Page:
Ishikawa J.,65 Tsurumai cho |
Takahashi N.,Orthopedic Surgery and Rheumatology |
Matsumoto T.,Orthopedic Surgery and Rheumatology |
Yoshioka Y.,Orthopedic Surgery and Rheumatology |
And 7 more authors.
Bone | Year: 2016
Rheumatoid arthritis (RA) is an autoimmune disease characterized by synovial hyperplasia and chronic inflammation, which lead to the progressive destruction of cartilage and bone in the joints. Numerous studies have reported that administrations of various types of MSCs improve arthritis symptoms in animal models, by paracrine mechanisms. However, the therapeutic effects of the secreted factors alone, without the cell graft, have been uncertain. Here, we show that a single intravenous administration of serum-free conditioned medium (CM) from human deciduous dental pulp stem cells (SHED-CM) into anti-collagen type II antibody-induced arthritis (CAIA), a mouse model of rheumatoid arthritis (RA), markedly improved the arthritis symptoms and joint destruction. The therapeutic efficacy of SHED-CM was associated with an induction of anti-inflammatory M2 macrophages in the CAIA joints and the abrogation of RANKL expression. SHED-CM specifically depleted of an M2 macrophage inducer, the secreted ectodomain of sialic acid-binding Ig-like lectin-9 (ED-Siglec-9), exhibited a reduced ability to induce M2-related gene expression and attenuate CAIA. SHED-CM also inhibited the RANKL-induced osteoclastogenesis in vitro. Collectively, our findings suggest that SHED-CM provides multifaceted therapeutic effects for treating CAIA, including the ED-Siglec-9-dependent induction of M2 macrophage polarization and inhibition of osteoclastogenesis. Thus, SHED-CM may represent a novel anti-inflammatory and reparative therapy for RA. © 2015 Elsevier Inc.
Hirata A.,65 Tsurumai cho |
Fukaya M.,65 Tsurumai cho |
Yokoyama Y.,65 Tsurumai cho |
Miyahara R.,Nagoya University |
And 2 more authors.
Digestive Surgery | Year: 2016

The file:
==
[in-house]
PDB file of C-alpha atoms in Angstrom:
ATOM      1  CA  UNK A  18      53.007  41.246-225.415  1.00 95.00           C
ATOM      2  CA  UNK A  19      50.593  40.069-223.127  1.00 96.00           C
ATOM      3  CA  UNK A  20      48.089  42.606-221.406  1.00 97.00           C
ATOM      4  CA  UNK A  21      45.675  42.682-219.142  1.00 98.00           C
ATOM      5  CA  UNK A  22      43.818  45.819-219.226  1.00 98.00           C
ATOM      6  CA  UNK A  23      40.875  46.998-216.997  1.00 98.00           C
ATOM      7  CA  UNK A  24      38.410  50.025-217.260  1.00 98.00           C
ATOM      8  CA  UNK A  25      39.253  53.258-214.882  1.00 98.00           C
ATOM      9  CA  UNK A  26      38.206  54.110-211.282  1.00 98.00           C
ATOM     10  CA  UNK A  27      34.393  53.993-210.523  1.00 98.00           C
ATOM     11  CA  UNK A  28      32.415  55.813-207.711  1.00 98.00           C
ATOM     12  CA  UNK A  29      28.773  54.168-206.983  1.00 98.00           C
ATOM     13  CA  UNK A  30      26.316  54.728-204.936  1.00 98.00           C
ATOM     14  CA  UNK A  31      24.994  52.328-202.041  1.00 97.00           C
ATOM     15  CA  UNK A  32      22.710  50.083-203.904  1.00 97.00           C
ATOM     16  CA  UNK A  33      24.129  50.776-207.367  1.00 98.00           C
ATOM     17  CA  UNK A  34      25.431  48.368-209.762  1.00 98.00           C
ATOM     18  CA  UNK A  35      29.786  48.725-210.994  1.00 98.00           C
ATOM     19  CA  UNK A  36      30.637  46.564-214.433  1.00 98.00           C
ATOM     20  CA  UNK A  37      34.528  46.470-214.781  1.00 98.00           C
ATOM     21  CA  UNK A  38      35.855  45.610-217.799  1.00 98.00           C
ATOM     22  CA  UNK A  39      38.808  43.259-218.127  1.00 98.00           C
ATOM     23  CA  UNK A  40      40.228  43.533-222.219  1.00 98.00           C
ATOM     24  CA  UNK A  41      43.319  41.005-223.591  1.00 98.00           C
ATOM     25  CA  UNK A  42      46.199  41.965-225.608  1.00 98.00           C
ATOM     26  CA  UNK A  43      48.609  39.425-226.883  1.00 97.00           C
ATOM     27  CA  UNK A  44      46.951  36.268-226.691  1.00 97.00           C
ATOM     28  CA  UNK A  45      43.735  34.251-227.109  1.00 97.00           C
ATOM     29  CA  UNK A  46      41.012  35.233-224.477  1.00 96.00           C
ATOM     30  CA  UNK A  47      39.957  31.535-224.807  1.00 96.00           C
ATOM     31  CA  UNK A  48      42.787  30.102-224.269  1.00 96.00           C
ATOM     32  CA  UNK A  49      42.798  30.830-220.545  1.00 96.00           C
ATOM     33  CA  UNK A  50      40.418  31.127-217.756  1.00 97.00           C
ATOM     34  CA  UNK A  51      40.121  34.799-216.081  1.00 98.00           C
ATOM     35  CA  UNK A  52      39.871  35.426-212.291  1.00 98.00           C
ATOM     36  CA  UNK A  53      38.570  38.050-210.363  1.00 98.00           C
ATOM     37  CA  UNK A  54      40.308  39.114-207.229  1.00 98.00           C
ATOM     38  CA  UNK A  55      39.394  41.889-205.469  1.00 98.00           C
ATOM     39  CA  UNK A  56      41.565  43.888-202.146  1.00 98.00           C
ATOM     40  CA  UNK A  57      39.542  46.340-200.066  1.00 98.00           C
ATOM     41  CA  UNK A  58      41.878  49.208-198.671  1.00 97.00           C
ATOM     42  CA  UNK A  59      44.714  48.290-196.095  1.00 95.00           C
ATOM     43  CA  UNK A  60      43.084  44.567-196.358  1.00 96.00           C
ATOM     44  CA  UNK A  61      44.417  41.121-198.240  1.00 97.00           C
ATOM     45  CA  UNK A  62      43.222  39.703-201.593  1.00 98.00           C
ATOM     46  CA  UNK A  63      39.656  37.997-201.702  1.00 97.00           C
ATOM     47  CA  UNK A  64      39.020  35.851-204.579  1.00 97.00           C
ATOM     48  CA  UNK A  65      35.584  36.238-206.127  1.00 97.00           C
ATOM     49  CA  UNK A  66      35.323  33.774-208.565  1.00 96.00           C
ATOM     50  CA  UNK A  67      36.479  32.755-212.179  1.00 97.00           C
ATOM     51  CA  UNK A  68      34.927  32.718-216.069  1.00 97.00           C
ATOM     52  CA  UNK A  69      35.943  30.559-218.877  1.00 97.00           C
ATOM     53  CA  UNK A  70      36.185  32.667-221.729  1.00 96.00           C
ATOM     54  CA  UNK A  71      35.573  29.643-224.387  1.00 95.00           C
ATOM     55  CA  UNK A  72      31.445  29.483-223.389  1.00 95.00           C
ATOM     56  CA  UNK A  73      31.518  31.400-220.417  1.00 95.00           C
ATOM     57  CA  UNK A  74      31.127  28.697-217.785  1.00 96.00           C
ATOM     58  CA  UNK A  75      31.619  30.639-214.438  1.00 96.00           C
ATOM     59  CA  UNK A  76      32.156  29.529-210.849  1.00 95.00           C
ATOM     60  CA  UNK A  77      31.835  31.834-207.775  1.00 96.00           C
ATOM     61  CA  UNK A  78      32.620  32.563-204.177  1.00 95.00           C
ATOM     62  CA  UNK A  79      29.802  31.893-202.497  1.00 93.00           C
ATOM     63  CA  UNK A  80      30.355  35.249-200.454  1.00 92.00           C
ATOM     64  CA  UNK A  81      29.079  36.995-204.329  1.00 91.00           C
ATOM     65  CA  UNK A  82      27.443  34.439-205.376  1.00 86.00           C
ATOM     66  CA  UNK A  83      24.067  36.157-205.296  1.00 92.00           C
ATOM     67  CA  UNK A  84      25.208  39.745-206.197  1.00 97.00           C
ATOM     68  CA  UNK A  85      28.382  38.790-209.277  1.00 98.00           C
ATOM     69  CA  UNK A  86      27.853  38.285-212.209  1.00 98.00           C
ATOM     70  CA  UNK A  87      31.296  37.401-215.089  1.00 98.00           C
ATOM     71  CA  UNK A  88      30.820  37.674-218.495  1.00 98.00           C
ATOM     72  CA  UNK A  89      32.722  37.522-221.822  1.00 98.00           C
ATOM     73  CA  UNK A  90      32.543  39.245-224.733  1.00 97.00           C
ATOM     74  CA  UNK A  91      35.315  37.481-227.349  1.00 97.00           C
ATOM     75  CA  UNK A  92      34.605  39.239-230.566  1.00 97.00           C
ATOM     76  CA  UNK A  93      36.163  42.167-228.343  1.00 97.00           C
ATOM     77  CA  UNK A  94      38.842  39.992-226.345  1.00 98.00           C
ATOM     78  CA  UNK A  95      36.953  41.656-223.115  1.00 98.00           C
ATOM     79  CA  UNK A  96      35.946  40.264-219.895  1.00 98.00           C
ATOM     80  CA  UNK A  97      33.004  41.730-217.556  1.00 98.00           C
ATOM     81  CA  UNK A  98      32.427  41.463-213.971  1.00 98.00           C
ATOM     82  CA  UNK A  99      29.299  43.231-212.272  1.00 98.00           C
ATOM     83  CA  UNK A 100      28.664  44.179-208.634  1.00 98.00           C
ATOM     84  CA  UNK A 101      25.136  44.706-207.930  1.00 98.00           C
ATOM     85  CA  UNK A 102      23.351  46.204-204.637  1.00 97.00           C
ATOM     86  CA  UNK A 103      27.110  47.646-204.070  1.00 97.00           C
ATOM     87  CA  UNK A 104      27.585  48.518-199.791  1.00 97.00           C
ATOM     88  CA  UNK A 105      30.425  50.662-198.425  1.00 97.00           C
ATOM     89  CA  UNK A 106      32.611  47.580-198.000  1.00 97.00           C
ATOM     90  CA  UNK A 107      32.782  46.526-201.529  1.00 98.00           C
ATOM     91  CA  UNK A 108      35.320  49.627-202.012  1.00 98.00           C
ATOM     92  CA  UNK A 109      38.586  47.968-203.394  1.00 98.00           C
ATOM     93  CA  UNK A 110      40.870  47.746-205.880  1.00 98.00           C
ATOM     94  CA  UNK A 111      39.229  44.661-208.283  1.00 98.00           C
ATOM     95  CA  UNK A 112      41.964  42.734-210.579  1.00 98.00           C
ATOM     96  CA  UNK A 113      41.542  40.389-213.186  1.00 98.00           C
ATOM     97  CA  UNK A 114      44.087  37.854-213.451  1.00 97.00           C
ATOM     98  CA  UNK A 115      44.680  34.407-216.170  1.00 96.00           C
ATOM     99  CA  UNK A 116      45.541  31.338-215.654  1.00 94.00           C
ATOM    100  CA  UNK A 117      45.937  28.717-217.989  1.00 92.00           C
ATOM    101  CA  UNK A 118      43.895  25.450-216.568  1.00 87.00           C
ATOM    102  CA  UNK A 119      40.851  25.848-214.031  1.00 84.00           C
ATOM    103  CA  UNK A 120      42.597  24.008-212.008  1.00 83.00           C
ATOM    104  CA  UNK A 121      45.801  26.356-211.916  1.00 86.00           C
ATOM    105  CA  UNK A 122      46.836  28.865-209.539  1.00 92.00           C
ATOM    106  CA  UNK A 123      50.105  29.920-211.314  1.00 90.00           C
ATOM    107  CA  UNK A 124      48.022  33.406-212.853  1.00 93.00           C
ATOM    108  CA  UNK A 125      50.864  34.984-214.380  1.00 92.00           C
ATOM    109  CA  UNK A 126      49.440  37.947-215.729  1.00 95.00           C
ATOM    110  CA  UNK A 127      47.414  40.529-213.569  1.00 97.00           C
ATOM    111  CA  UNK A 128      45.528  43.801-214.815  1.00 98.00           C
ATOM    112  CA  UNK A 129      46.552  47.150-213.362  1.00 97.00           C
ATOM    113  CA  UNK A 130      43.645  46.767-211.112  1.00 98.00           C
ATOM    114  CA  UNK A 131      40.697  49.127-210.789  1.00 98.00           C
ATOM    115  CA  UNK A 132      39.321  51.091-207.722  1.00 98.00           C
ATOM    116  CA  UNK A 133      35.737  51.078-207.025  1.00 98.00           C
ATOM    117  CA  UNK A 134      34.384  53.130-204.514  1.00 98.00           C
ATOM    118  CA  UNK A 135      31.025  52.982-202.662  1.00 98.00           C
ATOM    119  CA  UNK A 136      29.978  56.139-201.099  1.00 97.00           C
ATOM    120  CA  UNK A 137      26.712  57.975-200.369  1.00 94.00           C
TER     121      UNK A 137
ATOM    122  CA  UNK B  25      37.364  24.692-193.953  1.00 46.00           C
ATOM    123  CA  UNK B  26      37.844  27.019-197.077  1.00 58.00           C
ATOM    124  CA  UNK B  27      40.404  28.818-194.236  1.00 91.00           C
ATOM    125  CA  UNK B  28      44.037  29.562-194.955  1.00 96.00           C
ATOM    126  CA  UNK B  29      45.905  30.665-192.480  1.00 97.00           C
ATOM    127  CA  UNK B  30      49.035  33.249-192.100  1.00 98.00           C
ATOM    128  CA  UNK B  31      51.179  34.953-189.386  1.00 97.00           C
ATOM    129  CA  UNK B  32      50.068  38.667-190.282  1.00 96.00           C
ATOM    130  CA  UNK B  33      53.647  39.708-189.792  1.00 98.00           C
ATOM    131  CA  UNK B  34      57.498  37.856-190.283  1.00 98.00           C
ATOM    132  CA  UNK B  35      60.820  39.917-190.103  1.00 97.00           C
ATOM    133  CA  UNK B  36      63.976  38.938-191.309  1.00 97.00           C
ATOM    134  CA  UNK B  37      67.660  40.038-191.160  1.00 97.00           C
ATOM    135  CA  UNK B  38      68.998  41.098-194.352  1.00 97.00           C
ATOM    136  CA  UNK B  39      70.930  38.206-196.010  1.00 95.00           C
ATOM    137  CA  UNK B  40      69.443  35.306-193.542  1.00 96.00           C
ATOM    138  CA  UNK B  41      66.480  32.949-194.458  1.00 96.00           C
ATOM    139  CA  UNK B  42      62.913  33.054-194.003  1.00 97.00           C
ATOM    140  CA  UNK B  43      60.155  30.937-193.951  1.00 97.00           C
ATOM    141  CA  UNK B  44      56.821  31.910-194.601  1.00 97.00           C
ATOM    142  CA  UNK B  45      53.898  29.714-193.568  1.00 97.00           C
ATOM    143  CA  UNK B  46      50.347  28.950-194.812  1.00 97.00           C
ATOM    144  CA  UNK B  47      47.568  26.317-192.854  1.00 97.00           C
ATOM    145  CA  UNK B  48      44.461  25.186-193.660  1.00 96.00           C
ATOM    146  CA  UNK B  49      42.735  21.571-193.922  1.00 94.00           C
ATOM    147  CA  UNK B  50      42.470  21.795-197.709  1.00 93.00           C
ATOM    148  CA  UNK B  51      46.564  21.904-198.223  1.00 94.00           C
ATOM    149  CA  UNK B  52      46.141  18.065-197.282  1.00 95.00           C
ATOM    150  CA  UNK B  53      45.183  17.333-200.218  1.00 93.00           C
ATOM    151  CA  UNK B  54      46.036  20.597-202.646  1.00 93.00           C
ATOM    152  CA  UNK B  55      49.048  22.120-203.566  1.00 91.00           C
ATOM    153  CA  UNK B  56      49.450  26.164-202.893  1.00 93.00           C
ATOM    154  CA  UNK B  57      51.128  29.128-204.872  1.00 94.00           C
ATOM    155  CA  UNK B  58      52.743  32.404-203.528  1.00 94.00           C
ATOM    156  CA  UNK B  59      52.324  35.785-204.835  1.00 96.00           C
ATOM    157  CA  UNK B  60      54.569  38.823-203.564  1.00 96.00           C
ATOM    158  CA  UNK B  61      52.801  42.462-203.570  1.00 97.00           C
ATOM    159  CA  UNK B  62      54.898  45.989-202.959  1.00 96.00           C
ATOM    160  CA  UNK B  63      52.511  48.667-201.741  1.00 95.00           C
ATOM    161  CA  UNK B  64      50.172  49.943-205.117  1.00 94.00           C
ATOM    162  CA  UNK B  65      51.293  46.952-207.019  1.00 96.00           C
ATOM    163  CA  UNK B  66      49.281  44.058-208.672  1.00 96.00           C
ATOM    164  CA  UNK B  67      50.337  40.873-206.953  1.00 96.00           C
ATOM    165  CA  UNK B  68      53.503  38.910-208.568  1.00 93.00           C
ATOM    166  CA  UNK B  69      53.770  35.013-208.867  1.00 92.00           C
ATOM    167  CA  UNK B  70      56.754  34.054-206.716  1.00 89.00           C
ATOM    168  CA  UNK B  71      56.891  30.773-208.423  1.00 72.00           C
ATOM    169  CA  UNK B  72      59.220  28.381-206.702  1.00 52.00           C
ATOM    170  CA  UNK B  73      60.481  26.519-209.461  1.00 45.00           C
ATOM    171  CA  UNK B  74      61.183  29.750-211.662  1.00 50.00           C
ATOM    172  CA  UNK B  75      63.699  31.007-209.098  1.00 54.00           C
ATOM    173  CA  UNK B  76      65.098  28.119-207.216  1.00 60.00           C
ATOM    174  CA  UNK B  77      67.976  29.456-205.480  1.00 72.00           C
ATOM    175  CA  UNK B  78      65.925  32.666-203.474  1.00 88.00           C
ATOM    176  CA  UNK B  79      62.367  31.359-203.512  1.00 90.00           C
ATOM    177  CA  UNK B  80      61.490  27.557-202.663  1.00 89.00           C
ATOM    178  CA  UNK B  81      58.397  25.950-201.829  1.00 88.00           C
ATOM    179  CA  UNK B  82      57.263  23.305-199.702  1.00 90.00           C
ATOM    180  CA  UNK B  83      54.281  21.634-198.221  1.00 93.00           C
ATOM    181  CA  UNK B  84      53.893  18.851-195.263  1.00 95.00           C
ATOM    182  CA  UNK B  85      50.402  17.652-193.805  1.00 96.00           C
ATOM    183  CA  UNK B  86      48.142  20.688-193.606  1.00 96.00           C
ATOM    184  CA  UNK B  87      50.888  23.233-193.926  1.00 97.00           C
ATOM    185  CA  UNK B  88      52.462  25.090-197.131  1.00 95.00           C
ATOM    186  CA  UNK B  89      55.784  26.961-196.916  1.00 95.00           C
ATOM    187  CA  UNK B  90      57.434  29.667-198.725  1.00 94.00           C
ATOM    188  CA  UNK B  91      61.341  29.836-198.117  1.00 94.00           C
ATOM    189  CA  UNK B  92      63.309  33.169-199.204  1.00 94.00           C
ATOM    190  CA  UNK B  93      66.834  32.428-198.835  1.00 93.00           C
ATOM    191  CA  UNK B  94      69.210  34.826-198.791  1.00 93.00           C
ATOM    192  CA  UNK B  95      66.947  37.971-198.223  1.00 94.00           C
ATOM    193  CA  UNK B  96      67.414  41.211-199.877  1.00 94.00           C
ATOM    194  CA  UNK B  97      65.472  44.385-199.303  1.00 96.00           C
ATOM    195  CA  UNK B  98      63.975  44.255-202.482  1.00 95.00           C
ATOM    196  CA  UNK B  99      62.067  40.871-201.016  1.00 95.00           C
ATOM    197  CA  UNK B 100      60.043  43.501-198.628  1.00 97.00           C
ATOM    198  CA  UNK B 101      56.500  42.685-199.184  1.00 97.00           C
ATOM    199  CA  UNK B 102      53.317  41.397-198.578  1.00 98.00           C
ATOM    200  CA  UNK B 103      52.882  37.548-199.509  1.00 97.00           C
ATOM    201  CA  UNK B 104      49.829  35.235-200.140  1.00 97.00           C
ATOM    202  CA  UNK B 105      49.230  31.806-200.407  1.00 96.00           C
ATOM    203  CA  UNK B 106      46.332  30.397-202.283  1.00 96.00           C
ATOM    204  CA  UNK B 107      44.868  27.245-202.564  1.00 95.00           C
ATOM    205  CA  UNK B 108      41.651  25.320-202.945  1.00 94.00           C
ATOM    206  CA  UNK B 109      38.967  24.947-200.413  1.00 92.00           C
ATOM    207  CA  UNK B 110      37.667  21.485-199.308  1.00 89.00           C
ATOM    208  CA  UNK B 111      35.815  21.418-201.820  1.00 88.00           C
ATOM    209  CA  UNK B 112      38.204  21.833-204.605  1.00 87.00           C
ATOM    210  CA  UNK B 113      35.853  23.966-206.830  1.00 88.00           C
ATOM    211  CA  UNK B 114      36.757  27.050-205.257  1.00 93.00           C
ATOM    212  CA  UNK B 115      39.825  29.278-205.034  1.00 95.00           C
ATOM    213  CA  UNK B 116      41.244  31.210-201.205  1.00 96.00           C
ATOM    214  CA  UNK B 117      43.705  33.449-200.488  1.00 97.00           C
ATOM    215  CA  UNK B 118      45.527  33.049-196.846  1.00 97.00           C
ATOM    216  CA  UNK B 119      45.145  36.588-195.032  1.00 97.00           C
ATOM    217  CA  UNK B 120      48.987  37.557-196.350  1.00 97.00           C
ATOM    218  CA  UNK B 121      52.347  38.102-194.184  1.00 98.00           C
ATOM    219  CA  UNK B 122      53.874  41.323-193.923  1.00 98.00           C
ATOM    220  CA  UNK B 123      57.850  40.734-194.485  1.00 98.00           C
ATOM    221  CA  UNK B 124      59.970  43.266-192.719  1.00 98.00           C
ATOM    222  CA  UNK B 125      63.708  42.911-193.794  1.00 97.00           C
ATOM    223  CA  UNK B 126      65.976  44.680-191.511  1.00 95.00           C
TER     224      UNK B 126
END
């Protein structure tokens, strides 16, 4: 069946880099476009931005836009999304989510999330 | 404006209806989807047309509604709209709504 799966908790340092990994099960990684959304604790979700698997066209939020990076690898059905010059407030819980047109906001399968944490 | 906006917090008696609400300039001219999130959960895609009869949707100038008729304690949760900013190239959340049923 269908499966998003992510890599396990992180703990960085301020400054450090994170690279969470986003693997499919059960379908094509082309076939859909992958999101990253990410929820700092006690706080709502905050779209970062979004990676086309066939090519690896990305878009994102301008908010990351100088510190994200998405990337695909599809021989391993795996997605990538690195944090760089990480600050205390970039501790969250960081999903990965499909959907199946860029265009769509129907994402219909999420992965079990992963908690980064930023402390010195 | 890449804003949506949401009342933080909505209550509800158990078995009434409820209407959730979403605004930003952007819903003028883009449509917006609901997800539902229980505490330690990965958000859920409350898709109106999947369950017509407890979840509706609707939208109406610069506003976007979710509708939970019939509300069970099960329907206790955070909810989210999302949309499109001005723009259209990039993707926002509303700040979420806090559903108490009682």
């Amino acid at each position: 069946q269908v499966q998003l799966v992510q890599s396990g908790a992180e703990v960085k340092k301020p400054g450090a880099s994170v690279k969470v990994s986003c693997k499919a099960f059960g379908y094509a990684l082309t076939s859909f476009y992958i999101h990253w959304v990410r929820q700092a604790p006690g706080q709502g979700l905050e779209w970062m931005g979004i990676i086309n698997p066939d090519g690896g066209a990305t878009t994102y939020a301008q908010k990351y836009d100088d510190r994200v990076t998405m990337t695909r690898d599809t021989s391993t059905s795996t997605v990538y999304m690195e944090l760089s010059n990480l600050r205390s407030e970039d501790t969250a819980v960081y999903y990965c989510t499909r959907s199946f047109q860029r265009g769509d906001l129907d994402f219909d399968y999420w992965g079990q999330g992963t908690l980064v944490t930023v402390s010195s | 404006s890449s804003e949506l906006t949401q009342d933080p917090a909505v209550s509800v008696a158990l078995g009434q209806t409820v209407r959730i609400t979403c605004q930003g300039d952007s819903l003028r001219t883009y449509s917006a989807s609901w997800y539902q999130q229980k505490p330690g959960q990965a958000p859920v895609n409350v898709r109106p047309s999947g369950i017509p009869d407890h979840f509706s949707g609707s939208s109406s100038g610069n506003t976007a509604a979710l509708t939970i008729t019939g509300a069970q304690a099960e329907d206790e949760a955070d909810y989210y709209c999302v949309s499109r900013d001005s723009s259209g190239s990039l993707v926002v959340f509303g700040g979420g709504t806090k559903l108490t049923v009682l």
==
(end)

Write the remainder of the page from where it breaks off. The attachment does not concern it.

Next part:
Background: It is unclear which reconstructive route (retrocolic or antecolic) is more effective in preventing postoperative gastroesophageal reflux disease (GERD) in Roux-en-Y reconstruction following distal gastrectomy. Methods: Eighty-one eligible patients (retrocolic, n = 39; antecolic, n = 42) underwent endoscopies before surgery and 1 year after surgery to evaluate reflux esophagitis according to the Los Angeles classifications. The relative anatomical position of gastrojejunostomy to the cardia was measured by CT imaging. Results: The proportion of patients with reflux esophagitis was also significantly higher in the antecolic group than in the retrocolic group (38.1 vs. 10.3%, p = 0.005). Multivariate analysis revealed that antecolic reconstruction and body mass index (BMI) were independent risk factors for reflux esophagitis. The relative position of gastrojejunostomy to the cardia in the antecolic group was shifted to the left laterally (59.0 vs. 28.8 degree, p < 0.001) and ventrally (65.4 vs. 39.8 degree, p < 0.001) than in the retrocolic group. There was a positive correlation between BMI and left lateral and ventral shifts of gastrojejunostomy in the antecolic group. Conclusion: Retrocolic reconstruction may be superior to antecolic reconstruction in preventing postoperative GERD, especially in obese patients. The left lateral and ventral shifts of gastrojejunostomy after antecolic reconstruction may aggravate the occurrence of GERD. © 2016 S. Karger AG, Basel.